Los Angeles, CA, USA; Former Los Angeles Dodgers reliever Rubby De La Rosa (41) delivers a pitch against the San Francisco Giants at Dodger Stadium. The Giants defeated the Dodgers 8-4. Mandatory Credit: Kirby Lee/Image of Sport-US PRESSWIRE
The Boston Red Sox have sent out Adrian Gonzalez, Carl Crawford, Josh Beckett, and Nick Punto -- along with a quarter-of-a-billion dollars in future salary -- to the Los Angeles Dodgers. Those aren't the only players, though, as the Red Sox are getting back a combination of prospects, bench pieces, and a stopgap, major-league first baseman in addition to all of the salary relief. These are your newest members of the Red Sox organization, more than one of which Boston hopes are future Red Sox, too.
Let's start with the player likely to be in town for the least amount of time: James Loney. The first baseman is in the last year of arbitration, and will be a free agent in a few months time. There was a time when he was considered a legitimate prospect with a promising bat, but he's now 28 years old, come to the plate 3,378 times, and owns a career line of .284/.341/.423. With his glove, that's not so bad -- think peak Casey Kotchman -- but he's been worse than that since his first full season (and best season) back in 2008. Ages 25 through 28, Loney has an OPS+ of exactly 100, with a 79 in his latest effort.
Unless Dave Magadan works miracles, and Fenway turns out to be the greatest place Loney has ever been to, it's unlikely he'll be in Boston past the last month of his contract. He's a career .295/.348/.466 hitter on the road, with a home OPS a full 100 points lower, and he's always been solid against right-handed pitching, so maybe asking for a miracle is a bit strong. But it would still take quite the performance and some love from the scouts for him to stick around. We've got less than six weeks for him to make it count.
The real meat of this trade, though, the part that is surprising in that it's coming back to Boston despite the massive salary relief, comes with the pitching prospects. Rubby De La Rosa and Allen Webster represent two of the Dodgers' top young arms, with De La Rosa ranking #90 in Baseball America's top 100 heading into 2011, and Webster taking the #95 spot in the 2012 iteration.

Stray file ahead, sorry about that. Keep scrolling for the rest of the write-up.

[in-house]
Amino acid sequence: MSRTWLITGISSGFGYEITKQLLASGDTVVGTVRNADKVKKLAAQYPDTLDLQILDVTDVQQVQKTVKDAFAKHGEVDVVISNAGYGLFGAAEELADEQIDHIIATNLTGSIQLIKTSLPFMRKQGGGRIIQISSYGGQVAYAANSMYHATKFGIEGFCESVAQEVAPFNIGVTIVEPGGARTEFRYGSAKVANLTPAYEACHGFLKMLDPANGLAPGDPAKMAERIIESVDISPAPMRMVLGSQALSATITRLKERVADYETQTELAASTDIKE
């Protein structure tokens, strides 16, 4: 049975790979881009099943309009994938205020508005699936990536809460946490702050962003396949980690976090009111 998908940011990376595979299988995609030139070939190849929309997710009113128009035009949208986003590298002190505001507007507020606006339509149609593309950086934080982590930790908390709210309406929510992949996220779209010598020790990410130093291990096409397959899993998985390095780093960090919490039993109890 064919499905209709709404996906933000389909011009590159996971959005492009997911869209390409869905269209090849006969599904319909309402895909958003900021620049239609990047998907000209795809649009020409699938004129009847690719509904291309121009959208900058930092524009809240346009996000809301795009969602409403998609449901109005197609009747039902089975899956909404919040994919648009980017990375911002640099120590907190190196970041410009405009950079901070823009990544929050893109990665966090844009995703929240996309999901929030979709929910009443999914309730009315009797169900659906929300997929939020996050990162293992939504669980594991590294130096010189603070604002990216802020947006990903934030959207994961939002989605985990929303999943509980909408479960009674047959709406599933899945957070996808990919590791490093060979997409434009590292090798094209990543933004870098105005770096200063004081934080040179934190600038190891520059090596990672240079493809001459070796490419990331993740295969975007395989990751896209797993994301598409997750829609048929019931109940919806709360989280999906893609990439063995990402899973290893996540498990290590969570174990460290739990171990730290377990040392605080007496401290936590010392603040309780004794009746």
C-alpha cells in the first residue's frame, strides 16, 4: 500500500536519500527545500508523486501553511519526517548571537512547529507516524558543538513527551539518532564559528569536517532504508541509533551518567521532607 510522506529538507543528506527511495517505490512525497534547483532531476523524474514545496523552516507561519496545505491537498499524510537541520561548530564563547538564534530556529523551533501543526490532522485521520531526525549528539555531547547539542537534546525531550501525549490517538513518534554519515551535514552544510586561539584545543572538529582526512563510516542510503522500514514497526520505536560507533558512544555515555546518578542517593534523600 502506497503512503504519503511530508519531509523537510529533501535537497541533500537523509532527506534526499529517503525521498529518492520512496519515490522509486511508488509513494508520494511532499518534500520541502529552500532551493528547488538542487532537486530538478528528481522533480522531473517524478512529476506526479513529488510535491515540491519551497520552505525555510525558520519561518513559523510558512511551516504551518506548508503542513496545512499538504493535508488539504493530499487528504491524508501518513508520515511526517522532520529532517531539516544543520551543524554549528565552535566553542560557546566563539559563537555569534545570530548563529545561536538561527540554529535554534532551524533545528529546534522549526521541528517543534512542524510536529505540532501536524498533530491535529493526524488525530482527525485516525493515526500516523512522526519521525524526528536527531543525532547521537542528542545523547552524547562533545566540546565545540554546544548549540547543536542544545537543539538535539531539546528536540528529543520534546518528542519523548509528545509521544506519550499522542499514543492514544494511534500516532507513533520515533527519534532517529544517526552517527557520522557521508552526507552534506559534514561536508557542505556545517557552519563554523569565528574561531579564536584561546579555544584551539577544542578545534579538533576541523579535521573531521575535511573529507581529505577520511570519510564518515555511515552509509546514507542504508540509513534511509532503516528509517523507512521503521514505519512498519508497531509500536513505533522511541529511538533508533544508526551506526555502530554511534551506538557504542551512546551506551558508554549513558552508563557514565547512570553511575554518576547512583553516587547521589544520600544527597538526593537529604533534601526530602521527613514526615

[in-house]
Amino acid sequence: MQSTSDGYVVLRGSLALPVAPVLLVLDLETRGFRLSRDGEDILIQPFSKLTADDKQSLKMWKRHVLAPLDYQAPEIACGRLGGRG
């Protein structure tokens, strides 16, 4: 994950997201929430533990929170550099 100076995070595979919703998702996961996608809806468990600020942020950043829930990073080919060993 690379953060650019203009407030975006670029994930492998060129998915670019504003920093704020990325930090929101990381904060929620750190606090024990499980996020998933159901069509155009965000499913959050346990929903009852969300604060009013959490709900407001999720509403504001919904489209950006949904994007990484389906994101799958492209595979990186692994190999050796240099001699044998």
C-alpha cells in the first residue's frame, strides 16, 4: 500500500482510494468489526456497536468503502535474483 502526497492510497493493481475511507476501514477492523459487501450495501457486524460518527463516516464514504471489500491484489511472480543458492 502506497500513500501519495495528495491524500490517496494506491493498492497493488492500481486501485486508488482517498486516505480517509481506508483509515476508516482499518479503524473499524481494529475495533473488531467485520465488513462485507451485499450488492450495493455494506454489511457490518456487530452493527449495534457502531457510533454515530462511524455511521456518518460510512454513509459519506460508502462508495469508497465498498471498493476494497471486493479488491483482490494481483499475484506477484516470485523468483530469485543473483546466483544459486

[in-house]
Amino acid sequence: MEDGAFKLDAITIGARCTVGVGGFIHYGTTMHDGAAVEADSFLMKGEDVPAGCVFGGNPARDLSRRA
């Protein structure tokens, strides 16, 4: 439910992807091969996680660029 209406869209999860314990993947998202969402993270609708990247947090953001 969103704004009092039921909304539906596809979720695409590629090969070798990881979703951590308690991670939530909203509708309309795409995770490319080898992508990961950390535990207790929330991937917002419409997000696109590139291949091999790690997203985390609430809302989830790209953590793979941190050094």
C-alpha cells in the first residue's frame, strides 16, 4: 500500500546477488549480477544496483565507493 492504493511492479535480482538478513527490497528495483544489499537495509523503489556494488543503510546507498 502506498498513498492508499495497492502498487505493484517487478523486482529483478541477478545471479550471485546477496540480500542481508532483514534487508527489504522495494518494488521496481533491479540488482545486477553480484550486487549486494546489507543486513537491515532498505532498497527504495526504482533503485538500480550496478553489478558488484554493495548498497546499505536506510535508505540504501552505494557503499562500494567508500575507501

De La Rosa has only thrown a handful of innings in 2012, as he had Tommy John surgery performed in August of 2011, so even though he's lost his prospect status thanks to 60 innings in the majors last year, the 23-year-old is still very much a prospect loaded with potential.
That potential translates into either an impact relief arm for the back-end of the Boston bullpen, or as a mid-rotation starter. Boston does not have a single pitcher with that kind of upside sitting at Pawtucket at the moment, so De La Rosa's acquisition fills a void that needed filling. His repertoire needs work, as that's what will determine whether he starts or relieves. But he owns a power slider and a high-90s heater, so, if nothing else, Boston might have found their replacement for the seemingly broken Daniel Bard.
Webster is just 22, not on the 40-man, and was pitching in Double-A for the Dodgers. He had a rough go of things at the level to close out 2011, but was a top 100 prospect regardless. He's been better, but not amazing, in his second stint at Double-A, posting a 3.55 ERA and 2.1 K/BB courtesy of 8.7 strikeouts per nine against 4.2 walks per nine. He's kept the ball in the park, as the groundballing right-hander has a habit of doing, and he's given up far fewer hits in 2012. For what it's worth, Webster has allowed a .336 batting average on balls in play this season; unsurprisingly, his minor-league FIP is about one-third of a run better than his ERA because of this.